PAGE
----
• What leadership support might each role need? For example, a Scrum Master might need to be empowered. On the other hand, a Product Owner might need transparency.
  • What about roles in non-scrum Agile models? For example, a  Kanban project leader must adjust stakeholder expectations for predictable delivery since there are no sprints or timeline. In the same vein, s/he must find a way to maintain team focus in the absence of a Scrum Master.
  • How might you provide this support?

How Can You Use Agile to Become a Better Leader?

Wouldn’t it be great to have a ready-made, Buzzfeed-style list that instructs you to “Do These 29 Things to be the Perfect Leader (Number 19 Will Blow Your Mind)”?

Unfortunately, real life doesn’t work that way. The specific organization, project, team, and culture are all situational factors that can help or hinder leadership success.

Agile, by its very definition, is about adapting to particular situations. The context of an Agile project will influence how a leader can be most effective.

Whether or not your team is using an Agile framework to do its work, Agile principles can be used to improve your leadership practices on any type of team.

The five leadership practices really come down to two imperatives: Motivate and Empower. Both can benefit from an Agile mindset. Back to the Leadership Challenge diagram, we can see how they map:

 

Motivate (Encourage/Model/Inspire)

According to Daniel Pink’s Drive: The Surprising Truth About What Motivates Us, the key components of motivation are Autonomy, Mastery, and Purpose.

These factors mesh well with the principles of Agile:

  • Self-organized, self-managed teams (Autonomy)
  • Continuous learning (Mastery)
  • Shared vision (Purpose)

Some motivation questions to consider:

  • How could you work elements of autonomy, mastery, and purpose into Scrum ceremonies to inspire and motivate your team?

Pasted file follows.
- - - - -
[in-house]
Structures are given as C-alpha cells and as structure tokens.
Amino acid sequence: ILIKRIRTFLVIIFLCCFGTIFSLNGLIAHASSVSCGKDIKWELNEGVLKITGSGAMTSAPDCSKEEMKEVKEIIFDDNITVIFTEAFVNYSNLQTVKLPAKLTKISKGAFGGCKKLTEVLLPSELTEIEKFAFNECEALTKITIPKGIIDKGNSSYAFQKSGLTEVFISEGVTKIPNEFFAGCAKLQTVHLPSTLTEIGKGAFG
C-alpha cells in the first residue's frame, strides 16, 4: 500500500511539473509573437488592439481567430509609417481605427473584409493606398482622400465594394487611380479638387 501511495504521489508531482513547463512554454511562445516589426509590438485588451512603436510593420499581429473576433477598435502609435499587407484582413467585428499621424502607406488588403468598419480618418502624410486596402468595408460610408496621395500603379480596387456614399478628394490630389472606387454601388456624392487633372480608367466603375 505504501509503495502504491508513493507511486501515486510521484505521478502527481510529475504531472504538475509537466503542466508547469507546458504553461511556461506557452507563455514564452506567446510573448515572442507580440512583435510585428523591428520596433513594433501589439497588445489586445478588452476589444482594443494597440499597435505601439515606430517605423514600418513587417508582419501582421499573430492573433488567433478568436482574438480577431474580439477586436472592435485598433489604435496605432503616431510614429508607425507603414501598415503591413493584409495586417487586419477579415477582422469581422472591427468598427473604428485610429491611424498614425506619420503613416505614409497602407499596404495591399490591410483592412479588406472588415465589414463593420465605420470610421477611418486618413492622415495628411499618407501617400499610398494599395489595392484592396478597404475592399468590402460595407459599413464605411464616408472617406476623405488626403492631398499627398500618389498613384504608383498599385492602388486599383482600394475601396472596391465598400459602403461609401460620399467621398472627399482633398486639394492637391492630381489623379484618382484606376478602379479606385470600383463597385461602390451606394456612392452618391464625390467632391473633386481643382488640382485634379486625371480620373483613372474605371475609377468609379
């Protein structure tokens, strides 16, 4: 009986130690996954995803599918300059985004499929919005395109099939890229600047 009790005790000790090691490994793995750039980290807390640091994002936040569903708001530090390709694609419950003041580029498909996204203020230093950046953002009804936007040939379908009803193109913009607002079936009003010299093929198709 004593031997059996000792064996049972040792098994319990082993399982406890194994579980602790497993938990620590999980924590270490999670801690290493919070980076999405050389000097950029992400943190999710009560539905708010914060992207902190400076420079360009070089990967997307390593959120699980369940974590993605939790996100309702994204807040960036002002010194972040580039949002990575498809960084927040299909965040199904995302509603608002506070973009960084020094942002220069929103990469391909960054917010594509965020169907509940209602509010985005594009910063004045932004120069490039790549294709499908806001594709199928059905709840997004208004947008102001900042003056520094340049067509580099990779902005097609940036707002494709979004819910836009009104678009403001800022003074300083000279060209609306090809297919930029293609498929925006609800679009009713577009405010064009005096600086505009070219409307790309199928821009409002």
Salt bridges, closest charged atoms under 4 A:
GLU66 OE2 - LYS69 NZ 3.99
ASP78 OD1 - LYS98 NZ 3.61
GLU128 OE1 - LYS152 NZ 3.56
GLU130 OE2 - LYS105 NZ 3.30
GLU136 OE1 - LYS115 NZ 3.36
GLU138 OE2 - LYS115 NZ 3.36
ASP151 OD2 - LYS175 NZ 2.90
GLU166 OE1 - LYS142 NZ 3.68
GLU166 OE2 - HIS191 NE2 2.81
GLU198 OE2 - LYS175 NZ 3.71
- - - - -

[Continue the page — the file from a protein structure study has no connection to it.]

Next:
• In a Kanban model, how can you use these elements to motivate teams in the absence of timed tasks and deadlines?
  • For traditional Waterfall, where there are long stretches of time without delivery, how do you maintain a shared vision and customer buy-in? Can you introduce elements of feedback, reflection, and interim wins along the way?

Empower (Enable/Challenge)

Although Agile centers on self-organized teams, that doesn’t mean leadership is not required. Leadership is essential, but it looks a bit different. That difference is empowerment. One of the most difficult to master, but most effective, aspects of leadership is the art of empowering people.

Above all, the best (and hardest) thing you can do is give your team the challenge, parameters, and operating guidelines, and then get out of their way. Be ready to help if they need it but give them space to try things out and make mistakes.

Some empowerment questions to consider:

  • Can you adapt how you provide guidance and feedback to self-organized Scrum or Kanban team members? Can you embrace the risk of easing up on controls?
  • What are some changes you could make now to empower your Waterfall team? How can you provide a way for team members to challenge and influence how they work together?

 

In summary, Agile leadership is transformational, rather than transactional.

  • Team management has historically taken a transactional approach. But this approach assumes a level of certainty in your domain and environment.
  • By contrast, transformational leadership urges you to adapt to emerging events.

Agile teams require transformational leaders. You can evolve your leadership skills by applying the principles and overall change mindset of Agile itself.